The Most Important Asset (Nick Maggiulli, Of Dollars And Data) – Longevity expert Peter Attia presents a fascinating thought experiment in his talk on increasing your lifespan, suggesting, “I would be willing to bet that not one of you, if you were offered every dollar of Warren Buffett’s fortune, would trade places with him right now… And I would also bet, by the way, that Buffett would be willing to be 20 years old again if he was broke.” In other words, if you had the choice of wealth, fame, and status… but had to be 87 years old, most people wouldn’t make the trade. In other words, notwithstanding the emphasis we place on money and wealth… when the trade is on the table, our choice is usually for time, not money. Thus why people make sometimes dramatic decisions to not work those extra years, and instead spend more time with children, or make the decision to miss a work event or even a big promotion opportunity for the time to go to a wedding or funeral in a moment that will never be back again. And as Maggiulli points out, despite the lament of most that there’s never enough time in the day, arguably our society is creating more time for people than ever before, from medical advances that extend our lives, to technology improvements that make us more efficient (no longer spending the bulk of our waking hours just trying to secure food and water as hunters and gatherers!). In this context, Maggiulli suggests that the real key is to know when you should trade time for money (as clearly some money is necessary to support ourselves, but think carefully about what’s really a worthwhile task to do, or not), and in particular to be willing to trade your money for anything that you would regret missing on your deathbed. Or for further thoughts on wrapping your head around the value of time (and the fun fiction of time travel), check out Replay, by Ken Grimwood.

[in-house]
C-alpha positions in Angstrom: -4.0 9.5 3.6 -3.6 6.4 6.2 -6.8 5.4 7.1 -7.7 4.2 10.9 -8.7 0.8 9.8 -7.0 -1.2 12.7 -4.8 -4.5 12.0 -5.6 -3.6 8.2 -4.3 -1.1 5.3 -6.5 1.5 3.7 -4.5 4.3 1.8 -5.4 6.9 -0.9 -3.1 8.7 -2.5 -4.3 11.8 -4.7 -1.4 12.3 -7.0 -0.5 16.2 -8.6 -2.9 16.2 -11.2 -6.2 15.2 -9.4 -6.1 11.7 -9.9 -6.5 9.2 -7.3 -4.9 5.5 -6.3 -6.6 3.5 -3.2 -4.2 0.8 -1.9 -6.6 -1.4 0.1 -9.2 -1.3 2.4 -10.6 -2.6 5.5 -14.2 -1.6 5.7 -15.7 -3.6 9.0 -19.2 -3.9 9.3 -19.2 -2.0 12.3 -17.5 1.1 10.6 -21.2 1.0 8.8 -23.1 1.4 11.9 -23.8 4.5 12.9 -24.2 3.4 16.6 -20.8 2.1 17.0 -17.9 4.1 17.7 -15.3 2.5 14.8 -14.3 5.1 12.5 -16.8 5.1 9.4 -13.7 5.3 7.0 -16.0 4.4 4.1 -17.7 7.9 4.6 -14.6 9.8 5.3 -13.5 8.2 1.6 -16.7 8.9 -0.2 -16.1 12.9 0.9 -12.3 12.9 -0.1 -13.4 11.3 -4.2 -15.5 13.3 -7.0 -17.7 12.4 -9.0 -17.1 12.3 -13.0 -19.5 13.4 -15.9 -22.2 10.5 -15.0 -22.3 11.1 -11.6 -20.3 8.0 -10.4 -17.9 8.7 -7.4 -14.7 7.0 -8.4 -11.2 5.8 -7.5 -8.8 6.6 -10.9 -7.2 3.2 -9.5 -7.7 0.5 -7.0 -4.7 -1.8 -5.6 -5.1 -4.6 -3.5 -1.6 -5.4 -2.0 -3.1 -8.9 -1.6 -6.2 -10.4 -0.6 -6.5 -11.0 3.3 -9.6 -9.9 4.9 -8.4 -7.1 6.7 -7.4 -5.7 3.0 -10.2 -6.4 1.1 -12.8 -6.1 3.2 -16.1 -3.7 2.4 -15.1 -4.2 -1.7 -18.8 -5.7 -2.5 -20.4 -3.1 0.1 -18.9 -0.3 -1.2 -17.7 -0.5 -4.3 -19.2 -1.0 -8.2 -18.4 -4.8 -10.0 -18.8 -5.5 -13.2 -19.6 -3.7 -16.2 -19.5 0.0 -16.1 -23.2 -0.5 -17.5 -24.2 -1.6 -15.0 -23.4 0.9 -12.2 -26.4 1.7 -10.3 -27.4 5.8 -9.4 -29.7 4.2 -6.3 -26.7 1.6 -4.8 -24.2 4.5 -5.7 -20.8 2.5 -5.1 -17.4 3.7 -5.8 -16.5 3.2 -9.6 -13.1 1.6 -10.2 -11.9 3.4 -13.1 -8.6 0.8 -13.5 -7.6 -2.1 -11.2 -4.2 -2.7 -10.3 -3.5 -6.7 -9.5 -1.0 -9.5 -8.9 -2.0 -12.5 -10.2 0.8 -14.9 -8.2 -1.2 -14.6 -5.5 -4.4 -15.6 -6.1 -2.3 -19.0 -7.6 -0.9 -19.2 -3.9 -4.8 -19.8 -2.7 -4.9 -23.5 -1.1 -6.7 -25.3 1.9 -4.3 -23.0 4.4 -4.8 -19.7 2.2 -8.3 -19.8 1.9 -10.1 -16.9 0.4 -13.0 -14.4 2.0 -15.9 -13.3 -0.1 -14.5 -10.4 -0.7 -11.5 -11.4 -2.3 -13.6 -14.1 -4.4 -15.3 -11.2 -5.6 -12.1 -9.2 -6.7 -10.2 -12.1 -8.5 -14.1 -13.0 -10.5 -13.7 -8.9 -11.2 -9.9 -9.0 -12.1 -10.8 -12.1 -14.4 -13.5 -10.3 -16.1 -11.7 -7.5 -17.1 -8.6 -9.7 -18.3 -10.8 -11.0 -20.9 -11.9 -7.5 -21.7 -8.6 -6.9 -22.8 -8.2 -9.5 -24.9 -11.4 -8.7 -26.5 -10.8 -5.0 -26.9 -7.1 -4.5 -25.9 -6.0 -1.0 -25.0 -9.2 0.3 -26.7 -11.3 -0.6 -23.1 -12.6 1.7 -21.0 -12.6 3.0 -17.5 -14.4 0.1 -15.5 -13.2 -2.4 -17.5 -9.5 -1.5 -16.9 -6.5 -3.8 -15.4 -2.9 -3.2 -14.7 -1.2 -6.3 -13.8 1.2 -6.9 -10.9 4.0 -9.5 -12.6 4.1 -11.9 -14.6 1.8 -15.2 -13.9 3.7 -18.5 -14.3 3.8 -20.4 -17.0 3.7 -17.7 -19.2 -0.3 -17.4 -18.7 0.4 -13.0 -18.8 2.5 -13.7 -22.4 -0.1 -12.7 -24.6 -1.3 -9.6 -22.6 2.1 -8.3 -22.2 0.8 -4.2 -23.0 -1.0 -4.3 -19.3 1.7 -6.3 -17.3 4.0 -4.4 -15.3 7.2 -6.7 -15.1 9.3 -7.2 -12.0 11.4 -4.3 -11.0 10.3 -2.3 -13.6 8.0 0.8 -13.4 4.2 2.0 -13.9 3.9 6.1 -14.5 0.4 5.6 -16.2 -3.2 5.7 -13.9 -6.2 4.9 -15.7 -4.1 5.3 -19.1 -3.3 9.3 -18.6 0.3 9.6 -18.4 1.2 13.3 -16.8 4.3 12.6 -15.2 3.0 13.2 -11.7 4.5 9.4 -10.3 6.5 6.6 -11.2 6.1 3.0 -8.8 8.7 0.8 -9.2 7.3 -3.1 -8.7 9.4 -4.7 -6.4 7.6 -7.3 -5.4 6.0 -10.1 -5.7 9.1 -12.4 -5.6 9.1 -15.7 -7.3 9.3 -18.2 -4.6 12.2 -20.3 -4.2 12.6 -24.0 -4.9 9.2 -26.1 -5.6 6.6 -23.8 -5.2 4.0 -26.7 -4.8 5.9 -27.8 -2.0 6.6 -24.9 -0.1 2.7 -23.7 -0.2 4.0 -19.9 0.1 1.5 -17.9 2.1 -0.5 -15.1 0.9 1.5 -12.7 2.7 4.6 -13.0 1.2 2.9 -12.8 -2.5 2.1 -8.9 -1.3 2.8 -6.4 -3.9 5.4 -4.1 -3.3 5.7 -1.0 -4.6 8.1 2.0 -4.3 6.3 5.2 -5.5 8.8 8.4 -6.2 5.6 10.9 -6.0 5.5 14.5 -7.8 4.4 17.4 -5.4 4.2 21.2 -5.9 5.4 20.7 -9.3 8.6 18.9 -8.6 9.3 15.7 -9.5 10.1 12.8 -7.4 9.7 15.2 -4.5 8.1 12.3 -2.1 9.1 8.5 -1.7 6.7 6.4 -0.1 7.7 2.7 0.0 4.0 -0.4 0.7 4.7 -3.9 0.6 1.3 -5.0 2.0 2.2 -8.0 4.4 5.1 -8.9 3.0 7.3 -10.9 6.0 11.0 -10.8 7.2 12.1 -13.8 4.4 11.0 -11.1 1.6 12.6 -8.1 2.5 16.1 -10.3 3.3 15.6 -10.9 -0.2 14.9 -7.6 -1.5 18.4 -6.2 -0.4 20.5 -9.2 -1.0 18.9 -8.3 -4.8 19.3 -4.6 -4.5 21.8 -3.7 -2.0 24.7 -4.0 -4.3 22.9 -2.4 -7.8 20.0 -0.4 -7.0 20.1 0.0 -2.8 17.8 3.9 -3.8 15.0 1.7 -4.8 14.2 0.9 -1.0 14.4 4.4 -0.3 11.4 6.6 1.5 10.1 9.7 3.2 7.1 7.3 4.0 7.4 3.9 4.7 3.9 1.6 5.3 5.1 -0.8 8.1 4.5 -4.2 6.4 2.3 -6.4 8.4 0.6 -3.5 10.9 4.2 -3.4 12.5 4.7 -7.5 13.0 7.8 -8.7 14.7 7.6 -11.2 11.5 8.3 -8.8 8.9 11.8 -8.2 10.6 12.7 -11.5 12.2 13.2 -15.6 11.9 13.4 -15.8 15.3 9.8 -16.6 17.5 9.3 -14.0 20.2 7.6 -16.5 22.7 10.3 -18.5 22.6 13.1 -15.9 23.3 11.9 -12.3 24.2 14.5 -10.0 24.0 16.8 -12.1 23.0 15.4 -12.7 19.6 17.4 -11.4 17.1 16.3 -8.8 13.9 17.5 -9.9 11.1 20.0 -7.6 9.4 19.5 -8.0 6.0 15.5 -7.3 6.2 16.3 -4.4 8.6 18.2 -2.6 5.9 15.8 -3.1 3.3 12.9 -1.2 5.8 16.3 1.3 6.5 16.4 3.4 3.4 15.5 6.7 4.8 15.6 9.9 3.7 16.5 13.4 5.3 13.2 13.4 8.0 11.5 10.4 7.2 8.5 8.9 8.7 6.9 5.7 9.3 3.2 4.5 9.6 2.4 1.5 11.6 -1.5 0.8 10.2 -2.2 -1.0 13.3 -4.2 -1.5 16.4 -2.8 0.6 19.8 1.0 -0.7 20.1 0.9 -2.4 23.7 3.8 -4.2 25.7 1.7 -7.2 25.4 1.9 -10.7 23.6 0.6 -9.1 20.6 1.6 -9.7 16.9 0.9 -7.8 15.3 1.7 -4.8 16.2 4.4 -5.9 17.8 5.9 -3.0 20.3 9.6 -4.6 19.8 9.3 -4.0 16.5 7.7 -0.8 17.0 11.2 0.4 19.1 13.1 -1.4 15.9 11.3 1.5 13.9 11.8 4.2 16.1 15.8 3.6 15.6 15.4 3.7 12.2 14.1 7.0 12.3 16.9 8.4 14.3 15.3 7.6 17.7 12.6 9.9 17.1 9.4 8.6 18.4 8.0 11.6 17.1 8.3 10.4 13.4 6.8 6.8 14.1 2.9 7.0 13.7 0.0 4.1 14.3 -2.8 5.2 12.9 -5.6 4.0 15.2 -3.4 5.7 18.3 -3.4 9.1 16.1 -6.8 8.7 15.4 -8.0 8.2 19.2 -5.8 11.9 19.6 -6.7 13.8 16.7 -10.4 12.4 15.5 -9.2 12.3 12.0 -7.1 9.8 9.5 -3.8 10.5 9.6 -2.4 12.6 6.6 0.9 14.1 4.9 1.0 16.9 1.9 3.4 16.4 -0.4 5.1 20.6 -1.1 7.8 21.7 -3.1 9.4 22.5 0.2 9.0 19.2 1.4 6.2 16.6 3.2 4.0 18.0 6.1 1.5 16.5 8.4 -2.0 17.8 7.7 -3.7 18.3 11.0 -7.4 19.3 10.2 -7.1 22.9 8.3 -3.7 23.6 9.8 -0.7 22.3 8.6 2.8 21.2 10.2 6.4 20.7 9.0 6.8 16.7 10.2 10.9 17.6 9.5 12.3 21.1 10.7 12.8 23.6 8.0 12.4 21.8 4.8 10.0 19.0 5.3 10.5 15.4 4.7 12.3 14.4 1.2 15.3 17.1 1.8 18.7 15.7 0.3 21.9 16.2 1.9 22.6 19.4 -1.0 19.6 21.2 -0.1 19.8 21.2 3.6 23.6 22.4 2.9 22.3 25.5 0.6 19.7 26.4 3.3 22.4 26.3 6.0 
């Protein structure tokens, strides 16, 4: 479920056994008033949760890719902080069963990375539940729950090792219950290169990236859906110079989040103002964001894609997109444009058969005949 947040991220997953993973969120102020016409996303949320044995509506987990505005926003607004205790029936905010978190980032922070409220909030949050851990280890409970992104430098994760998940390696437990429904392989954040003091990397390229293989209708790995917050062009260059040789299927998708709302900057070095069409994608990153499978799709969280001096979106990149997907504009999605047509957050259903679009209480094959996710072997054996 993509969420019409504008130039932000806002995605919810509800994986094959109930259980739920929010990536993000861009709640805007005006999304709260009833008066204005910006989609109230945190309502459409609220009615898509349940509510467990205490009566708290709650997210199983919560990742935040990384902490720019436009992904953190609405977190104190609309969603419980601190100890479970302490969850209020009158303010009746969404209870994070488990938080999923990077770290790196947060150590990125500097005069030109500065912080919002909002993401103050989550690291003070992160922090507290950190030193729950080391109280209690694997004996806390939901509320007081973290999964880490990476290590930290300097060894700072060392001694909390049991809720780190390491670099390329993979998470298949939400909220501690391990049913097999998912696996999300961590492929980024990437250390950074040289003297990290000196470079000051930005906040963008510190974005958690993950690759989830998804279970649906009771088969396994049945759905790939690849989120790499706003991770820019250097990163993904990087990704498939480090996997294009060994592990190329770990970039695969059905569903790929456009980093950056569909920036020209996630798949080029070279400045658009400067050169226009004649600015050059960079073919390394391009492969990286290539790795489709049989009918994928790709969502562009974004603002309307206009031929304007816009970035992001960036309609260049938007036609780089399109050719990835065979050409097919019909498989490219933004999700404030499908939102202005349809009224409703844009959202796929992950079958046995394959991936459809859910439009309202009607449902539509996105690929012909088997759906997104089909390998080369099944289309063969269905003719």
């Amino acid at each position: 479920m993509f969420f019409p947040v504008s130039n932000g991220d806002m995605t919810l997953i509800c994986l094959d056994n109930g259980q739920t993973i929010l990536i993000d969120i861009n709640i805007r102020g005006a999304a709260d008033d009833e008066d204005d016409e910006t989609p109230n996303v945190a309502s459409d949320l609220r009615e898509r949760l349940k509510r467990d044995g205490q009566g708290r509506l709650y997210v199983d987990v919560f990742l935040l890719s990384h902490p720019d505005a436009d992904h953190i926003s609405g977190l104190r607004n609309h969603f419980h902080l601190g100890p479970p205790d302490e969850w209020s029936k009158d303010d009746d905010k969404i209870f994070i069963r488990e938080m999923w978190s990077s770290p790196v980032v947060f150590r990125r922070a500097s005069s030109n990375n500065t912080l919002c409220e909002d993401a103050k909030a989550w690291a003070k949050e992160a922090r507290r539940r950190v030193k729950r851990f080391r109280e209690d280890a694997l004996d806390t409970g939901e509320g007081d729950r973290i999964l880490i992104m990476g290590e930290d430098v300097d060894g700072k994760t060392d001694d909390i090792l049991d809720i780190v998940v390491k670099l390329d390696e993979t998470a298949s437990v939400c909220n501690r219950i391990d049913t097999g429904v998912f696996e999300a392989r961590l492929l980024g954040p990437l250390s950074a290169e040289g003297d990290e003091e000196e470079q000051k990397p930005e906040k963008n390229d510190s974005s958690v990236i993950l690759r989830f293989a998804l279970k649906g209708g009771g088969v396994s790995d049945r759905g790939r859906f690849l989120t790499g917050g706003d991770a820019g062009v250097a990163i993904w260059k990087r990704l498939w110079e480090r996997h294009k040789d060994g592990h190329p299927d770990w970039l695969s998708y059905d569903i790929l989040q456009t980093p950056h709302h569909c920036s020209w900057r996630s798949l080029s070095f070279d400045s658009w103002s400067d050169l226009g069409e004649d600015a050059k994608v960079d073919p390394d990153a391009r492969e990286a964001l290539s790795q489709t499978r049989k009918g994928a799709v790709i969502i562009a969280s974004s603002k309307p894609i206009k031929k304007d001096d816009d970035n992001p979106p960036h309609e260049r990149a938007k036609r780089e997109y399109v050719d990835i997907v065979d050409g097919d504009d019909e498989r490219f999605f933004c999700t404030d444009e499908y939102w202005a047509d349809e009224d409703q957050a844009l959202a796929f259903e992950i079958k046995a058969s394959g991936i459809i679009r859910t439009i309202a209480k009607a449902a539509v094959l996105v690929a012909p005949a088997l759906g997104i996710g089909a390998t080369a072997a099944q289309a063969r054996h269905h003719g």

The Biggest Returns (Morgan Housel, Collaborative Fund) – The biggest breakthrough in energy over the past 40 years isn’t the shift from oil to natural gas, or to wind turbines or solar panels… it’s the fact that we’ve gotten so much better at conservation and efficiency, that we just don’t use as much energy as we used to; in fact, while oil and gas production is up 65% since 1975, we now can do more than double what we used to with that energy, as the United States uses 60%(!) less energy per dollar of GDP today than in 1950, and globally, it’s down 25% since 1990 (e.g., in 1989 the Ford Taurus averaged 18 MPG, and now even a Chevy Suburban averages 18.1!). And of course, the impact of conservation and efficiency isn’t unique to just energy… it’s equally true in personal finance, where improving investment returns may help wealth to compound, but it’s finance’s version of conservation and efficiency – savings and frugality – that really determine the outcome (and more importantly, are more directly in our control in the first place, compared to whatever the markets will or won’t deliver). In other words, if Person A grows their portfolio at 8% and Person B earns 12%, but A needs half as much money to be happy while B’s lifestyle creeps higher with compounding asset growth, the one with the higher return isn’t actually better off. And the distinction is even more striking when considering how often it takes relatively little effort to make a small change to our lifestyle, while it can take dozens or hundreds of hours of research just to add 0.10% in investment returns. The hard part, of course, is in becoming satisfied with spending less in the first place – which is often a psychological constraint more than a financial one. Thus leading even the famous Jack Bogle to tell the anecdote in his book Enough: “At a party given by a billionaire on Shelter Island, Kurt Vonnegut informs his pal, Joseph Heller, that their host, a hedge fund manager, had made more money in a single day than Heller had earned from his wildly popular novel Catch-22 over its whole history. Heller responds,’Yes, but I have something he will never have . . . enough.'”
I hope you enjoyed the reading! Please leave a comment below to share your thoughts, or make a suggestion of any articles you think I should highlight in a future column!
In the meantime, if you’re interested in more news and information regarding advisor technology, I’d highly recommend checking out Bill Winterberg’s “FPPad” blog on technology for advisors as well.